HOUSTON -- Finally, a baseball game worthy of these two teams. Five times over the past week, the Houston Astros and Washington Nationals, two teams fat with transcendent talent, had played one another in the World Series, and they had produced a solid game, a blowout and three duds. Game 6 was none of those things. Game 6 had everything. An ace pitching like an ace. An ace faltering. A controversy. An ejection. A showboating clinic. Clutch hits. Big outs. Everything. And all in service of one more game to be played Wednesday night that will crown a champion.
Baseball can be a maddening sport, too slow or too boring or too so many other things, but damn if it isn't the most beautiful sport in the world when played at the level the Astros and Nationals did Tuesday night in Washington's 7-2 victory at Minute Maid Park. Want to sell a new generation of fans on the sport? Show them Game 6, which hoarded so much of what its predecessors lacked. Let them marvel at Stephen Strasburg and suffer with Justin Verlander. Watch them scream at the illogic of an interference call and huzzah at Nationals manager Dave Martinez raging against the machine. Let them take their bats for a walk like Alex Bregman and Juan Soto. Insist they revel in Anthony Rendon's somnambulant eminence. Baseball is not slow or boring or so many other things when it delivers a game worthy of its stage.
Where to start? Well, how about the start itself, because this is the sort of game that begs to unfold chronologically, each incident informing the next. In the first inning, Verlander allowed a run and Strasburg two. The second Astros run came on a home run from Bregman, their star third baseman, who held his bat the entire 90-foot jog down the first-base line before a failed handoff to first-base coach Don Kelly. It was a glorious bit of insolence that planted the first seedling of possibility: Maybe this game wasn't going to be like the others.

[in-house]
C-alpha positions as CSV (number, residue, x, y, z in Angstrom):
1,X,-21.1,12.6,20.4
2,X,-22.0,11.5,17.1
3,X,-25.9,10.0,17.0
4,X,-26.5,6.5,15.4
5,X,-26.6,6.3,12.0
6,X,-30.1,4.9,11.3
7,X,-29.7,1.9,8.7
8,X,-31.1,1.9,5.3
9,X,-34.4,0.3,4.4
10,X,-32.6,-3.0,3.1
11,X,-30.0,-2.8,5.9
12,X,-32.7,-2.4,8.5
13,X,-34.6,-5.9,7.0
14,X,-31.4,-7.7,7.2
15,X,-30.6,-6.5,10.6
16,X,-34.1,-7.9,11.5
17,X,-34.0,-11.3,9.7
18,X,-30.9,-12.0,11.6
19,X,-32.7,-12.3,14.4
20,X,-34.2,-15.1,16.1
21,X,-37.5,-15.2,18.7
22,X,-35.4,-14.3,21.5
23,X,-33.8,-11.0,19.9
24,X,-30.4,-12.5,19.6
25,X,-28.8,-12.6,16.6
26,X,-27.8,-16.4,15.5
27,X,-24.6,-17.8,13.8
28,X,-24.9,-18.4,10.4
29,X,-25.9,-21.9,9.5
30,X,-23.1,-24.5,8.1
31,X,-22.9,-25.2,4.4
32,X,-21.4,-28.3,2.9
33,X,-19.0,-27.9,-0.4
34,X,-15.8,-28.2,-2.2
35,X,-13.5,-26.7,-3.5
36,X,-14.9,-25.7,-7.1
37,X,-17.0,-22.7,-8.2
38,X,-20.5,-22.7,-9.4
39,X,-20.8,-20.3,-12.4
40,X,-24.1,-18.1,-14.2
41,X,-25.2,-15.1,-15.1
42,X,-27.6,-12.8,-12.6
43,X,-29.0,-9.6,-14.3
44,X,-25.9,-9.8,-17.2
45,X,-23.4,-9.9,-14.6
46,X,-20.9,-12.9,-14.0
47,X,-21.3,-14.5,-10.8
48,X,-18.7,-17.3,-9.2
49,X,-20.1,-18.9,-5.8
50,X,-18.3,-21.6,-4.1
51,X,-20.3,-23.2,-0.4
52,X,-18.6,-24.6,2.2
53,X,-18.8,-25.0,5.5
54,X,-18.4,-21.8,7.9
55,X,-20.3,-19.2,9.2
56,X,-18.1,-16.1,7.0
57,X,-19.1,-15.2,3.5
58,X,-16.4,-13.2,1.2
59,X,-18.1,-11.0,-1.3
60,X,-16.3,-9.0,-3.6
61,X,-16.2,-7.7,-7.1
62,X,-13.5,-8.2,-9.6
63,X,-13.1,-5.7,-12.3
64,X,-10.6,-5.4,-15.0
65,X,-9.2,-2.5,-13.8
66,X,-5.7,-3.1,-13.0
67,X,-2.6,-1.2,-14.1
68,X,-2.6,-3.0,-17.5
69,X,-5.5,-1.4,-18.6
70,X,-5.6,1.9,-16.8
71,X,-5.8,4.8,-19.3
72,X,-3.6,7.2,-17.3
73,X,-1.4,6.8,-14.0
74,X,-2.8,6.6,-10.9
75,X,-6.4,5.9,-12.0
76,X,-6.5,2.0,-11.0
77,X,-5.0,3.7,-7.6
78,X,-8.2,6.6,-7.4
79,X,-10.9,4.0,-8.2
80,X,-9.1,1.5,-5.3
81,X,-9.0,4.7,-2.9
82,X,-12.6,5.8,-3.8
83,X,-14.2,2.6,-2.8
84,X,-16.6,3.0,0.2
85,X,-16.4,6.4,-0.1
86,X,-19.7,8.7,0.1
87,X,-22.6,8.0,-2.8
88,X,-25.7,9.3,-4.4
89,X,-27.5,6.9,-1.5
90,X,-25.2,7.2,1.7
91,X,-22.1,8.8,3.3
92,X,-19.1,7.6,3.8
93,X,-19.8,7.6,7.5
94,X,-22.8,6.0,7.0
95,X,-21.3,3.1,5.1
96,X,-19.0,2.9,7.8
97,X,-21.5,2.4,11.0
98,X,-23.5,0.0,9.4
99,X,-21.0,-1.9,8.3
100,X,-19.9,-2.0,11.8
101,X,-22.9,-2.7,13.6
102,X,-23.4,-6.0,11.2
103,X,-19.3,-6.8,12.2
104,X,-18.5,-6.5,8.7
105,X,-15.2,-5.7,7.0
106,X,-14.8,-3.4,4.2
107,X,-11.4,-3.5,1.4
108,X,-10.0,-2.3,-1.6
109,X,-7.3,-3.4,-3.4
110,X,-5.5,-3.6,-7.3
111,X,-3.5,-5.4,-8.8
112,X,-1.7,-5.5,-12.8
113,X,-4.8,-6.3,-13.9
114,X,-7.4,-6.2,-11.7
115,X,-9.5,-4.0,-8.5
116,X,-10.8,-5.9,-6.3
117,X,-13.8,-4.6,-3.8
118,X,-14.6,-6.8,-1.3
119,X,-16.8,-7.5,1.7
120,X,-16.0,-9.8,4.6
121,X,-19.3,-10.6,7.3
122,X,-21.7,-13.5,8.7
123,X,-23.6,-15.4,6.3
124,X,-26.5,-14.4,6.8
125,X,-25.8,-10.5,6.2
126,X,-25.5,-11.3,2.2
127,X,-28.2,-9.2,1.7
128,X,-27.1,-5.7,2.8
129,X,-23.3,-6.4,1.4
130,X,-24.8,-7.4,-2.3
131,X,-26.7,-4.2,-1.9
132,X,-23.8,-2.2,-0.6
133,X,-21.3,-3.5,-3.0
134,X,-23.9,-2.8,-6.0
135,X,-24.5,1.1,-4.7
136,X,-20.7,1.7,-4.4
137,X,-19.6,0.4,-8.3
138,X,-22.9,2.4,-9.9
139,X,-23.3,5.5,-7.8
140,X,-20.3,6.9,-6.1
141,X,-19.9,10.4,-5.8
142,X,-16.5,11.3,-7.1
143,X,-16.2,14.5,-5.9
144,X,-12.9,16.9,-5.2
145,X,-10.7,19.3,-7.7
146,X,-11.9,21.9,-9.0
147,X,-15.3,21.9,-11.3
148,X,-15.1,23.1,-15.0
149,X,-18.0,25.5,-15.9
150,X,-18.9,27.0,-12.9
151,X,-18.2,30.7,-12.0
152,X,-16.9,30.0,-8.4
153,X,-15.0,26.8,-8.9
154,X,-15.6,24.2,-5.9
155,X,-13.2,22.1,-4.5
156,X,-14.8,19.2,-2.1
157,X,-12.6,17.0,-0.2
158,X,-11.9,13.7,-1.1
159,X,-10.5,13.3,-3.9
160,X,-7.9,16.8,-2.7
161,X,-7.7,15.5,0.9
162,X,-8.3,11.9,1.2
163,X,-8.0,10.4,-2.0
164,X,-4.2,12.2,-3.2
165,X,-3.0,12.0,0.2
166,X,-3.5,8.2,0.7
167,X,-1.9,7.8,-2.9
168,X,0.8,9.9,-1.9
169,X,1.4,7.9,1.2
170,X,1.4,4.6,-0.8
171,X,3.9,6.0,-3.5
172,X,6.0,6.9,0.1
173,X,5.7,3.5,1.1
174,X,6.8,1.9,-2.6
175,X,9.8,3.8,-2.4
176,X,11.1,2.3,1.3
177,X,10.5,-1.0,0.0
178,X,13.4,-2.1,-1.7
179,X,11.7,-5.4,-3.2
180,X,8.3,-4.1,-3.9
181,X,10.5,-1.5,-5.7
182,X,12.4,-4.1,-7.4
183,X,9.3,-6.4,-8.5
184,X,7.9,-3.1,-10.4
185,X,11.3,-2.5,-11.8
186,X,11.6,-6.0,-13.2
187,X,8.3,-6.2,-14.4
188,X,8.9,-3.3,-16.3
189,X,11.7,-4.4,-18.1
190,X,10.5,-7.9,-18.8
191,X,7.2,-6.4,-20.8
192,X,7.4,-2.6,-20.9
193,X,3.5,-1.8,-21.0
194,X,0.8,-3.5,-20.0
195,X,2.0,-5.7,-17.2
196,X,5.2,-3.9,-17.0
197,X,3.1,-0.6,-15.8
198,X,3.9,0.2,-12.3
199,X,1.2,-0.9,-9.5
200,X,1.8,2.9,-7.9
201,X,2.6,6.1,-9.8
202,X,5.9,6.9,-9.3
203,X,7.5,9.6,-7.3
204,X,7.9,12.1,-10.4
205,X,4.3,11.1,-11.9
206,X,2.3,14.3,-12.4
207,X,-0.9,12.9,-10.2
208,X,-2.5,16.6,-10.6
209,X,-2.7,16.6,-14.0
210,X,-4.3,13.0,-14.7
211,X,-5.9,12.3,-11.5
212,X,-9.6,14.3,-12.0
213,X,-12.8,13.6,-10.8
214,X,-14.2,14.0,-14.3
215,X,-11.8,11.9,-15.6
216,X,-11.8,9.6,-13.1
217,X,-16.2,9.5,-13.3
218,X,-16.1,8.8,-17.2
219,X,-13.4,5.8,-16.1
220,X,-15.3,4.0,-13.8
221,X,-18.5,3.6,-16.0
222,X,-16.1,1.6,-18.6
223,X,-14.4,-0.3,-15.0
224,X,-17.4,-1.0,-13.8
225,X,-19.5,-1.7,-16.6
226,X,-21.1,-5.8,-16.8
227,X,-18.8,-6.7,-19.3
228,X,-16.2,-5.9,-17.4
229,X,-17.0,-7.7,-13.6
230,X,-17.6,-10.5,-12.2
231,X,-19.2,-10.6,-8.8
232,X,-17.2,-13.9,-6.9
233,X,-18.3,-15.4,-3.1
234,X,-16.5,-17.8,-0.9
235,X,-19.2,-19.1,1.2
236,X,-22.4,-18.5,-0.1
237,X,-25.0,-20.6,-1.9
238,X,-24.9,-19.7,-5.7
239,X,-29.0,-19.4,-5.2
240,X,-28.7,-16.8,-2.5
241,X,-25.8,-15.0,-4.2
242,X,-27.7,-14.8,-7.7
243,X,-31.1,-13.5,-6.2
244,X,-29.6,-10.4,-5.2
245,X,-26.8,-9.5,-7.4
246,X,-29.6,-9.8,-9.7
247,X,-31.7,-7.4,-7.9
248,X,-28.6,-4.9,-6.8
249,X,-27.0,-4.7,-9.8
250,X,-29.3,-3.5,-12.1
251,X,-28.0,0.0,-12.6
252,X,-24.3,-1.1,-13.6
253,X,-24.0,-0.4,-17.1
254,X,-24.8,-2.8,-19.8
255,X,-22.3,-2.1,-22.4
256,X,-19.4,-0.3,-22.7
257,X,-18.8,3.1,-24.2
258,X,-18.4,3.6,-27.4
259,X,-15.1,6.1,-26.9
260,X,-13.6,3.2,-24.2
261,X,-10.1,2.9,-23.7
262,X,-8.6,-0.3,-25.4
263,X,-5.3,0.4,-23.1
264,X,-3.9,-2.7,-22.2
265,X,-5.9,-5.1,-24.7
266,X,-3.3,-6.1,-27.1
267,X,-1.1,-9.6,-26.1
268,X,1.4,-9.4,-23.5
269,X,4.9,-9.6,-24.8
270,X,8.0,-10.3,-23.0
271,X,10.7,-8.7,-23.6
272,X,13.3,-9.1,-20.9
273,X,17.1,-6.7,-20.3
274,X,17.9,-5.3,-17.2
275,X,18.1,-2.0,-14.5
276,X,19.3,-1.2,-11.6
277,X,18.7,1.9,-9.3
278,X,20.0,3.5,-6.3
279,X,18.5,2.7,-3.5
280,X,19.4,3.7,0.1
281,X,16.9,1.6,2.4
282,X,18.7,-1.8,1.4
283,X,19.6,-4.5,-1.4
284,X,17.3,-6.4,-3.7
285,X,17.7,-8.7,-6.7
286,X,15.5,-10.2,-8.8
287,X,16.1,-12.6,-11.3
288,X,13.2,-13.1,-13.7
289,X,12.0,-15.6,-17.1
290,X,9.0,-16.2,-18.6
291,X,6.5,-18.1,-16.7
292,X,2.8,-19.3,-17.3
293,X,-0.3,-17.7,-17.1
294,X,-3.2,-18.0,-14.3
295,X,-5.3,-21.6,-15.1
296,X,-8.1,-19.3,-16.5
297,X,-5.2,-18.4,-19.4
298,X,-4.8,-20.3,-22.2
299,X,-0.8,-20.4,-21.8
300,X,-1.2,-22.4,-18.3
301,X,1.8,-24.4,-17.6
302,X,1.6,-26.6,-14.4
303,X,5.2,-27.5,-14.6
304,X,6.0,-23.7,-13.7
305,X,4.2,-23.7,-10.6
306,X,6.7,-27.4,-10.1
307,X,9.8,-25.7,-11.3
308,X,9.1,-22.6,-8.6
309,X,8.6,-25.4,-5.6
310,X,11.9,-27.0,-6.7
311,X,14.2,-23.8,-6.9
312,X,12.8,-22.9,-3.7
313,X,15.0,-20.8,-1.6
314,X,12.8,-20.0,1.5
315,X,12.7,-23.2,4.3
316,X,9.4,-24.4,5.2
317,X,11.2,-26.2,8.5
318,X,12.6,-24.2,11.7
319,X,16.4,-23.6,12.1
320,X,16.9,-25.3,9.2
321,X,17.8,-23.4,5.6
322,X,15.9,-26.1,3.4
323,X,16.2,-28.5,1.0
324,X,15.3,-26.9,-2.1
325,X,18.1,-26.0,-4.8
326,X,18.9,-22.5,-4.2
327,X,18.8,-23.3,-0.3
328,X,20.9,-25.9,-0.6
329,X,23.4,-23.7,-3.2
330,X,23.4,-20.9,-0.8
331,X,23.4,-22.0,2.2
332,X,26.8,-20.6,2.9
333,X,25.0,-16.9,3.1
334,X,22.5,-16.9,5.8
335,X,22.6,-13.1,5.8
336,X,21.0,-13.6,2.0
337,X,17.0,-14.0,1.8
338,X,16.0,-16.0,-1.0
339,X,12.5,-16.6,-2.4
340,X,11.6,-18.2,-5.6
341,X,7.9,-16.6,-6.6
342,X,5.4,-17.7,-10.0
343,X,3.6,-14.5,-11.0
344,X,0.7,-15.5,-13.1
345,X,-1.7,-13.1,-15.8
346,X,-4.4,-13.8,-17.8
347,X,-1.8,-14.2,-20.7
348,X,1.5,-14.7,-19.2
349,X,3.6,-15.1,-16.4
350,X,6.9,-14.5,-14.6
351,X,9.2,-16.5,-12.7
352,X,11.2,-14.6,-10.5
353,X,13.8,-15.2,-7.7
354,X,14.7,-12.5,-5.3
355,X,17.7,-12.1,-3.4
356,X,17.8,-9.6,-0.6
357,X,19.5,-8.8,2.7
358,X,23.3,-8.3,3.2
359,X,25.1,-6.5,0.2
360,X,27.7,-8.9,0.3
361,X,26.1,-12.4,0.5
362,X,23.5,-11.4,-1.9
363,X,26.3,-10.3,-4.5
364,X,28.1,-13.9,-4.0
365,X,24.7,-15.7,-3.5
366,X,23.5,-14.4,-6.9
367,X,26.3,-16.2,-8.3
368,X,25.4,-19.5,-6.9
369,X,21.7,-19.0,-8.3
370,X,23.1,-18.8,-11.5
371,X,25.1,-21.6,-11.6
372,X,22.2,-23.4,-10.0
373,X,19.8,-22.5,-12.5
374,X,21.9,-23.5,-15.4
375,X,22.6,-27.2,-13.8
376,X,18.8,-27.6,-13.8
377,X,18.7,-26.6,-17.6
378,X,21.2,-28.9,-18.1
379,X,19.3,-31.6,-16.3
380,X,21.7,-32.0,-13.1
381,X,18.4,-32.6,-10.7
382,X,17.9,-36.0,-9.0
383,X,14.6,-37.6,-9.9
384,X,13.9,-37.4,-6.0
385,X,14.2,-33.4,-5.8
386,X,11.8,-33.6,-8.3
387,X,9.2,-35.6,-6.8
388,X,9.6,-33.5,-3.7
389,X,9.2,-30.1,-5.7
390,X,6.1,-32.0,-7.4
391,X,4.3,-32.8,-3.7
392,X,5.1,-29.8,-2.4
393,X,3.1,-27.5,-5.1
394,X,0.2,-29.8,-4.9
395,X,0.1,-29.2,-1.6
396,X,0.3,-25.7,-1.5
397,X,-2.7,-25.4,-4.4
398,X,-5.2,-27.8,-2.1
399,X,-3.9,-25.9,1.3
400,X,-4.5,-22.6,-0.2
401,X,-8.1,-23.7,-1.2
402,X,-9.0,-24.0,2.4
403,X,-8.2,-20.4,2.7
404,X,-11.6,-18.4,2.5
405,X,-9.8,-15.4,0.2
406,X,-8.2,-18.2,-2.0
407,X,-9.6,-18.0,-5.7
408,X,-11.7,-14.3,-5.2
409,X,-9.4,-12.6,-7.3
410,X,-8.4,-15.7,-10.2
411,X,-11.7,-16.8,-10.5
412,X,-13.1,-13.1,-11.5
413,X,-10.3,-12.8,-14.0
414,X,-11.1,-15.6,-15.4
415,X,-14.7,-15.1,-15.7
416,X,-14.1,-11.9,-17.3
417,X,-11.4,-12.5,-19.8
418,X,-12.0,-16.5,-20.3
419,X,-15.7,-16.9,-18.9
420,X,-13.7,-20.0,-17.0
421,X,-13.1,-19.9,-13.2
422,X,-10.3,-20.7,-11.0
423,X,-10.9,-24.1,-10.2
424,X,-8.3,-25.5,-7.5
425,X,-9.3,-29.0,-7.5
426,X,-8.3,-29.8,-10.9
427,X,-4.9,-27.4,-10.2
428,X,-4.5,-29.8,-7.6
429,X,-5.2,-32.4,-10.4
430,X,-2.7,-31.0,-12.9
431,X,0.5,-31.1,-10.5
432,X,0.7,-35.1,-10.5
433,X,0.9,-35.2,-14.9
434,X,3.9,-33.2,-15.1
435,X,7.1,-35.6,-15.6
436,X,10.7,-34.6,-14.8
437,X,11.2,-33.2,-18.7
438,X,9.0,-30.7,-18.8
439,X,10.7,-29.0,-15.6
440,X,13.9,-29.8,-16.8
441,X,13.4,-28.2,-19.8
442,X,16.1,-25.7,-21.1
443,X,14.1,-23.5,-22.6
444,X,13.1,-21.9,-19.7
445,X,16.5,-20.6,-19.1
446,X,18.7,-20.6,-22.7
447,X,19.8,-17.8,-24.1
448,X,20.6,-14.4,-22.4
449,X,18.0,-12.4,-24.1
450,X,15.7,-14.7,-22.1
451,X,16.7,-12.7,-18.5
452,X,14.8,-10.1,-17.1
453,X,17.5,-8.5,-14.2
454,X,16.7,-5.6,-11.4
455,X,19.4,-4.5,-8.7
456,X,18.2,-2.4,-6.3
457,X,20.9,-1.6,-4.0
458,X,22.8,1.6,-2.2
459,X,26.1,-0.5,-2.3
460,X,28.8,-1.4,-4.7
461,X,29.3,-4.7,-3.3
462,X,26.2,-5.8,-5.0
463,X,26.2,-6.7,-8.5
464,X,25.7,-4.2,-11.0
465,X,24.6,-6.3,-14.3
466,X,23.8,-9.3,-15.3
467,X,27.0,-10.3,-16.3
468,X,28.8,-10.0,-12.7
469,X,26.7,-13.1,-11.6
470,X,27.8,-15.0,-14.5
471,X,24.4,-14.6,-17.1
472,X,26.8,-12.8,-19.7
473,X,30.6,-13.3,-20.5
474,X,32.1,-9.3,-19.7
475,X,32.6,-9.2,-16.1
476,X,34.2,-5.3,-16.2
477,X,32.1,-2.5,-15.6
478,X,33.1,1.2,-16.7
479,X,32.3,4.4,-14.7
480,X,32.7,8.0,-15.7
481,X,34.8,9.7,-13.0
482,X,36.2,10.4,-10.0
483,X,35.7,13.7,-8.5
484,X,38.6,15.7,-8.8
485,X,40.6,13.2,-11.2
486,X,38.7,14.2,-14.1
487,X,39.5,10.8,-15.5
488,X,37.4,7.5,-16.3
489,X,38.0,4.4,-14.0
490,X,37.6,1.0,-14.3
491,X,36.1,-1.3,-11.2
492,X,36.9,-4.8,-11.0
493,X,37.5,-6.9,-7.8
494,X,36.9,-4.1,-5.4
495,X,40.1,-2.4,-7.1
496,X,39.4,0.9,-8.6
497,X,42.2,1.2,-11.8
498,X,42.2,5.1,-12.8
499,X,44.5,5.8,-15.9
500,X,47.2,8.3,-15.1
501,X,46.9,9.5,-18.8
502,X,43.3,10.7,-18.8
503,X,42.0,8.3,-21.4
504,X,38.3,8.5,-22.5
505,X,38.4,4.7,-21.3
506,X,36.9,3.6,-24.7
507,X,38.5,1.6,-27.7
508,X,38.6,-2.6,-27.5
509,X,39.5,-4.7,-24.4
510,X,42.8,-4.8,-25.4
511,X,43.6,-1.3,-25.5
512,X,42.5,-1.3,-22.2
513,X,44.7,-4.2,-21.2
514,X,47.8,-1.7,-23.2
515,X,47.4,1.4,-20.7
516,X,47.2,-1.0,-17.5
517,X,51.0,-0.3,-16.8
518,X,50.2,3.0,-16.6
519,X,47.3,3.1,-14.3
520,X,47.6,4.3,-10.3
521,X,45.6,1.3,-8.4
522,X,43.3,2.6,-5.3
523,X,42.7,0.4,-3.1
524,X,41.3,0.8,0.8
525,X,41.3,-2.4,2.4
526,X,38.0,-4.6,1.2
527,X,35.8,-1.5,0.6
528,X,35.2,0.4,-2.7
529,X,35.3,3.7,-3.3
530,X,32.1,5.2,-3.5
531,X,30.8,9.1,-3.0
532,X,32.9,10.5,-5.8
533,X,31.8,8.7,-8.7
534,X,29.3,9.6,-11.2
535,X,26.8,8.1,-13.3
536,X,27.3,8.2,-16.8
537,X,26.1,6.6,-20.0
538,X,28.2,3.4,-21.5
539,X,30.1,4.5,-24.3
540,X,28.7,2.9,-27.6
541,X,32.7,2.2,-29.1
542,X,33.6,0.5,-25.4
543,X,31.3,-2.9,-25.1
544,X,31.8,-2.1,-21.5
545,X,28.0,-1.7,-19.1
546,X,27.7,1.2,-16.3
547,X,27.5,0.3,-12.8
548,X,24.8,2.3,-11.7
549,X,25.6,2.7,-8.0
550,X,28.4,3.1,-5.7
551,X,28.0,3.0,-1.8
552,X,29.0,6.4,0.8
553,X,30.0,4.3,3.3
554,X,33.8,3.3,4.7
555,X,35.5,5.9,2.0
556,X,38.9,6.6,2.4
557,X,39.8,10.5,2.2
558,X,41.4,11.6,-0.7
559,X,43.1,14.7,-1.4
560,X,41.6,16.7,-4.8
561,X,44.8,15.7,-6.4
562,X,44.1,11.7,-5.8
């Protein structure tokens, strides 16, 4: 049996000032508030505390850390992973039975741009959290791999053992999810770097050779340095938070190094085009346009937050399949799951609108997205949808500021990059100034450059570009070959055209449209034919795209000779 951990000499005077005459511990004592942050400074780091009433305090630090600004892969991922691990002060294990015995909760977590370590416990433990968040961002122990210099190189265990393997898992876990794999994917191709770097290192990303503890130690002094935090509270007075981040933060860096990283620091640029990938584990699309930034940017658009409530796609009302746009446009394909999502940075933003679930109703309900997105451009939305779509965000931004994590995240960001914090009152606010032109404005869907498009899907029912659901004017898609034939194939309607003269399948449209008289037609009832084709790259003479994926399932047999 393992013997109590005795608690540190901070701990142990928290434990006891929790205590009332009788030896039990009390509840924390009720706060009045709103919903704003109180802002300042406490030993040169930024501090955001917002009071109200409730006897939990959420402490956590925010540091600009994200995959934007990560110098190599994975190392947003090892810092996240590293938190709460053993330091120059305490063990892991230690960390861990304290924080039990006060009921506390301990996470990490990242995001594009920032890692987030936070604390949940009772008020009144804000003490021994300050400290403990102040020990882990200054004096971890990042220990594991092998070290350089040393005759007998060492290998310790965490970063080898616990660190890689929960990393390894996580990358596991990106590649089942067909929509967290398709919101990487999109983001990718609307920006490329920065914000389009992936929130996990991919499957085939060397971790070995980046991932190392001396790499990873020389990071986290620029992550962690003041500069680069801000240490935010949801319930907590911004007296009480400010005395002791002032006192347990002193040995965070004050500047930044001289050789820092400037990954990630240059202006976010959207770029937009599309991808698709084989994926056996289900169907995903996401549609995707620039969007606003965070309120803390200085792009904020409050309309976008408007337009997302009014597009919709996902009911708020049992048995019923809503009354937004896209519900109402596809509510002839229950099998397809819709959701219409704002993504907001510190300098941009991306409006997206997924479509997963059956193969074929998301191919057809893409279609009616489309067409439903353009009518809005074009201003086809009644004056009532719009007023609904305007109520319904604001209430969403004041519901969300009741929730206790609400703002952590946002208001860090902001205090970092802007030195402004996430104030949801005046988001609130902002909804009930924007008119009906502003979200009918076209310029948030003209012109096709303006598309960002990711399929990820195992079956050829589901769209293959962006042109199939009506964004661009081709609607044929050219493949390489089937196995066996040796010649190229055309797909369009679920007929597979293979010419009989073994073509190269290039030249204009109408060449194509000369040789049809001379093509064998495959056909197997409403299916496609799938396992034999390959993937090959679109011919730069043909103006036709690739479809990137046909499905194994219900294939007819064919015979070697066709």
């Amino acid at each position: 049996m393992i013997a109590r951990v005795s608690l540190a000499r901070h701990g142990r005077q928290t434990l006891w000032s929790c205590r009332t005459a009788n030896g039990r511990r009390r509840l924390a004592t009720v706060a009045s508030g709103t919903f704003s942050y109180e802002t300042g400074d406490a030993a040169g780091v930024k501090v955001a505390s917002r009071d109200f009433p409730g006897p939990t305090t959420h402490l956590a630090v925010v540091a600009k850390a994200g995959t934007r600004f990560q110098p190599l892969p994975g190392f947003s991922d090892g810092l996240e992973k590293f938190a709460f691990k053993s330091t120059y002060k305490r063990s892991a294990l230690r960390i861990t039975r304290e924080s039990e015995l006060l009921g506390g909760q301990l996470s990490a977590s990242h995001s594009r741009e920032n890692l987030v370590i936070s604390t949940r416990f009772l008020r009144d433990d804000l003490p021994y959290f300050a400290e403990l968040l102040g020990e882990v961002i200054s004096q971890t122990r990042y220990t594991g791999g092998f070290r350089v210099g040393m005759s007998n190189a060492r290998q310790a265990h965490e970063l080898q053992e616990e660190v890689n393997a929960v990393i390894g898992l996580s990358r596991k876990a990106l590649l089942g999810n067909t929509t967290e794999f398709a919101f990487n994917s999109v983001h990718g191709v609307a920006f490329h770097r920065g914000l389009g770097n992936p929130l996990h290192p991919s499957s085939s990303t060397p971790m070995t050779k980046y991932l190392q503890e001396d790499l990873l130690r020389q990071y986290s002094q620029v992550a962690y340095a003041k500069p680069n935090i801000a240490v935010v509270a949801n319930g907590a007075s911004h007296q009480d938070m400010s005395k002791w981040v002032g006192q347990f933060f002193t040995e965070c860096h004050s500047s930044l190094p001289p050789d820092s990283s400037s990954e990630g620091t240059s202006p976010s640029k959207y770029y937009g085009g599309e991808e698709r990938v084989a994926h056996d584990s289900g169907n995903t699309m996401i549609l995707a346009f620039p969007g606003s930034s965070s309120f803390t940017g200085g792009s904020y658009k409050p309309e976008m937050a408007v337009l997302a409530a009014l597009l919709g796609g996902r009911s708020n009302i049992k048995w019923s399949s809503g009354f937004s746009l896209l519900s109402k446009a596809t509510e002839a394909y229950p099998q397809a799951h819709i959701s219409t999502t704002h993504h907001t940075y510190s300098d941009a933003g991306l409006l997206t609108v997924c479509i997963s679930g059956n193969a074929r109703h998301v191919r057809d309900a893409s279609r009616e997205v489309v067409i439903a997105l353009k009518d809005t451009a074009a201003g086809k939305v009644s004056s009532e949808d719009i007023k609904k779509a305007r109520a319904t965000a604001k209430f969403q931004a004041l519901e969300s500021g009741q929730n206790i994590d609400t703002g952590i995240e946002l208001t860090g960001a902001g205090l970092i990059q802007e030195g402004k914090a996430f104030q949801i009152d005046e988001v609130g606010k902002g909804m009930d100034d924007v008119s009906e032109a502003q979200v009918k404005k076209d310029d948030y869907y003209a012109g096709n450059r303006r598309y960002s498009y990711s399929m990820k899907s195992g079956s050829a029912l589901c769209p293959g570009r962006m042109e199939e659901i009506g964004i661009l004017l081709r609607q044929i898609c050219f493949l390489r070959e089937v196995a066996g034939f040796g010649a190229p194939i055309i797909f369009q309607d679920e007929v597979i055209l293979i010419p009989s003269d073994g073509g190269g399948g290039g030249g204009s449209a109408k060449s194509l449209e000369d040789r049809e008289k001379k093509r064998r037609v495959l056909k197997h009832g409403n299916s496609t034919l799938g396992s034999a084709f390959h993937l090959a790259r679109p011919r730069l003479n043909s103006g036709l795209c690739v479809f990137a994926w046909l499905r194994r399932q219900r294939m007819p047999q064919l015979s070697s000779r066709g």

The Astros had taken the previous three games at Nationals Park after Washington stole the first two at Minute Maid, and the whole series felt upside down, home-field advantage actually registering as a disadvantage. Bregman was planting his flag. The Astros were going to end that streak. For the next three innings, the Nationals threatened Verlander but did little to disprove Bregman.
Then came the fifth. Adam Eaton hammered a home run off Verlander to tie the score. Two batters later, Soto, their wunderkind cleanup hitter, launched a fastball nearly off the scoreboard in right-center field. On his home run trot, he brought the bat on the ride to first base too, later saying: "I just thought it was pretty cool. I wanna do it too."
As Soto went on his vision quest of coolness, most of the 43,384 fans at Minute Maid fell silent. Verlander, for his career 0-5 in the World Series, was losing again. In 13 division series appearances, his ERA is 2.52, and in 11 league championship series appearances, his ERA is 3.13; and coming into Game 6, in six World Series appearances, his ERA was 5.73. He was done after five innings, trailing 3-2, out before the madness really started.
The top of the seventh inning was a big, messy disaster. Nationals catcher Yan Gomes singled. Trea Turner, their speedy leadoff hitter, topped a swinging bunt down the third-base line. Pitcher Brad Peacock charged, whirled and threw. Turner collided with first baseman Yuli Gurriel. The ball skipped away. Turner moved to second, Gomes to third. Plate umpire Sam Holbrook then walked toward first base, punched his right fist in the air and called Turner out. He had violated Rule 5.09(a)(11) and committed interference -- a judgment call by Holbrook.
Over the next five minutes, the Nationals went through an accelerated Kübler-Ross cycle of the stages of grief. First, they couldn't believe it. Turner hadn't leaked haphazardly inside the baseline to interfere with Peacock's throw or Gurriel's catch. Then there was anger. Holbrook argued Turner had not run in the lane designated outside of the baseline, even though the base itself is inside the line, meaning a runner, theoretically, needs to come from inside the line to outside to back in. The rage burbled inside the Nationals dugout.
"Wait until you watch!" Martinez yelled at Holbrook. "Wait until you watch."